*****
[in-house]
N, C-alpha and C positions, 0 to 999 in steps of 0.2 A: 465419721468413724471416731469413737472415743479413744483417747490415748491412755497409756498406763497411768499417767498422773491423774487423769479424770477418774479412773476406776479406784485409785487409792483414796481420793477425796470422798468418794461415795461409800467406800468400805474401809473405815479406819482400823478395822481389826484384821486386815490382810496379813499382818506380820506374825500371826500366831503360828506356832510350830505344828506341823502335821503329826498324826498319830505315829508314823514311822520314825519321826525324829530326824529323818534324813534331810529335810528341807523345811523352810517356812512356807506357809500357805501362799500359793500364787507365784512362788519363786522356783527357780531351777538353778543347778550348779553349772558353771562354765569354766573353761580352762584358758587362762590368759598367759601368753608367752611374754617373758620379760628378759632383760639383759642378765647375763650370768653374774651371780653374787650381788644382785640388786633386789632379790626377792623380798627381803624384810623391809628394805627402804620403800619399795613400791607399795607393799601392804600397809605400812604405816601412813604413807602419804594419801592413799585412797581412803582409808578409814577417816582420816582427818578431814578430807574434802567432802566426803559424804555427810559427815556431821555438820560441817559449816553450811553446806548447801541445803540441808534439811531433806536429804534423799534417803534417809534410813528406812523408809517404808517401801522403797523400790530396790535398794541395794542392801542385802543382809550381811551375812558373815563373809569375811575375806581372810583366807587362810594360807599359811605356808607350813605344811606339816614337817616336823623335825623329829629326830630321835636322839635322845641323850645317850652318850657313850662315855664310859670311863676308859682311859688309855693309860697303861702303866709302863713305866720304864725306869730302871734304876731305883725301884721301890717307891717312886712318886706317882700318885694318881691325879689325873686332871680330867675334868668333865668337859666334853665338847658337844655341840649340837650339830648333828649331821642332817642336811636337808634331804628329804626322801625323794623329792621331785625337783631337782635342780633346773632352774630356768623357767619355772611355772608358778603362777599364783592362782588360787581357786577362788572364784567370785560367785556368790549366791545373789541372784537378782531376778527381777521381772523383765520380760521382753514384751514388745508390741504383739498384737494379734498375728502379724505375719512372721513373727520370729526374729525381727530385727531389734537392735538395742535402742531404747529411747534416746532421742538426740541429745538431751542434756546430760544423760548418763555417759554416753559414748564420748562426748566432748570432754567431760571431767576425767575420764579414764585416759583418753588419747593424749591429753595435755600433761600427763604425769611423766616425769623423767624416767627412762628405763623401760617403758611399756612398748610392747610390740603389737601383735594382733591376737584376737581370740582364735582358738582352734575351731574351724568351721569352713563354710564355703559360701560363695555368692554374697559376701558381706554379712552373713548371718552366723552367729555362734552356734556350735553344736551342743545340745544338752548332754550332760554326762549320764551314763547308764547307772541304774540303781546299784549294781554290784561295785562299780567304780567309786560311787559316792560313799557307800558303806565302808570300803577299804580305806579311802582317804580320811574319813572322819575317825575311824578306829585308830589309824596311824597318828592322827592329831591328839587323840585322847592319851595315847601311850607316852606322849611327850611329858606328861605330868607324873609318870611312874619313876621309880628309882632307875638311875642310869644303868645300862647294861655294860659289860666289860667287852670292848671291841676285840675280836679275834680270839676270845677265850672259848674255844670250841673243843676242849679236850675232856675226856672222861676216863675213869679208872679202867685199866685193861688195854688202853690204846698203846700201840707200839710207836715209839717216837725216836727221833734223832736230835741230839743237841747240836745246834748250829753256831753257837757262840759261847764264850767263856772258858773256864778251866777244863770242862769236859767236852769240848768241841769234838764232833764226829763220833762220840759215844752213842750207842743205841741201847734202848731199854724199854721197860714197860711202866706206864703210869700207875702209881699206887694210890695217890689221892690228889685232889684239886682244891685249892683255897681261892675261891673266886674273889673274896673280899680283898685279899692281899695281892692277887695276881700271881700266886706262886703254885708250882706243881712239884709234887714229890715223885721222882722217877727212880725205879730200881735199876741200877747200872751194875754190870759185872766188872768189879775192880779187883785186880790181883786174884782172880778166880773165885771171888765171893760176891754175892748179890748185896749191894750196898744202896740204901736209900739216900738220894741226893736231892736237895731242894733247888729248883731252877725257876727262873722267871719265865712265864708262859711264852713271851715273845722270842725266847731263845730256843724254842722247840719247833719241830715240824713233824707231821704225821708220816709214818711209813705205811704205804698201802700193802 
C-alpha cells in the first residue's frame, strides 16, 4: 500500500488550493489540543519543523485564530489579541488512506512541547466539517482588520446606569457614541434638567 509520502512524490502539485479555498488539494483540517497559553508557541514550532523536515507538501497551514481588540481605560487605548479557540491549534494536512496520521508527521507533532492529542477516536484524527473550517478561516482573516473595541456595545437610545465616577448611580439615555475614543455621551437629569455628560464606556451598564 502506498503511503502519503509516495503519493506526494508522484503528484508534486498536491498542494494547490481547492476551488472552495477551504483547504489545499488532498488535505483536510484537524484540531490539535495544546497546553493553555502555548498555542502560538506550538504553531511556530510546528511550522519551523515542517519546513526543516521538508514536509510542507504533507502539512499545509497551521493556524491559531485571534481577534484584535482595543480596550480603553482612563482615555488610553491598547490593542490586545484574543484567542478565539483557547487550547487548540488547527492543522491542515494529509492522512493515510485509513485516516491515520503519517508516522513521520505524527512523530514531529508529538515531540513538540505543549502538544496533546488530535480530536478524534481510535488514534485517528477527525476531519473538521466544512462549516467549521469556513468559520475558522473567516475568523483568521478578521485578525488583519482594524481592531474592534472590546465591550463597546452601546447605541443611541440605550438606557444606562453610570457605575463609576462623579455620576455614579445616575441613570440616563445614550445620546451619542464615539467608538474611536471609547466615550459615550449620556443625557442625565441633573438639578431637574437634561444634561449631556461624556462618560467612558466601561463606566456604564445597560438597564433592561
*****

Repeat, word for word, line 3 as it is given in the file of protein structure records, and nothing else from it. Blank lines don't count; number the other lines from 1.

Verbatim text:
C-alpha cells in the first residue's frame, strides 16, 4: 500500500488550493489540543519543523485564530489579541488512506512541547466539517482588520446606569457614541434638567 509520502512524490502539485479555498488539494483540517497559553508557541514550532523536515507538501497551514481588540481605560487605548479557540491549534494536512496520521508527521507533532492529542477516536484524527473550517478561516482573516473595541456595545437610545465616577448611580439615555475614543455621551437629569455628560464606556451598564 502506498503511503502519503509516495503519493506526494508522484503528484508534486498536491498542494494547490481547492476551488472552495477551504483547504489545499488532498488535505483536510484537524484540531490539535495544546497546553493553555502555548498555542502560538506550538504553531511556530510546528511550522519551523515542517519546513526543516521538508514536509510542507504533507502539512499545509497551521493556524491559531485571534481577534484584535482595543480596550480603553482612563482615555488610553491598547490593542490586545484574543484567542478565539483557547487550547487548540488547527492543522491542515494529509492522512493515510485509513485516516491515520503519517508516522513521520505524527512523530514531529508529538515531540513538540505543549502538544496533546488530535480530536478524534481510535488514534485517528477527525476531519473538521466544512462549516467549521469556513468559520475558522473567516475568523483568521478578521485578525488583519482594524481592531474592534472590546465591550463597546452601546447605541443611541440605550438606557444606562453610570457605575463609576462623579455620576455614579445616575441613570440616563445614550445620546451619542464615539467608538474611536471609547466615550459615550449620556443625557442625565441633573438639578431637574437634561444634561449631556461624556462618560467612558466601561463606566456604564445597560438597564433592561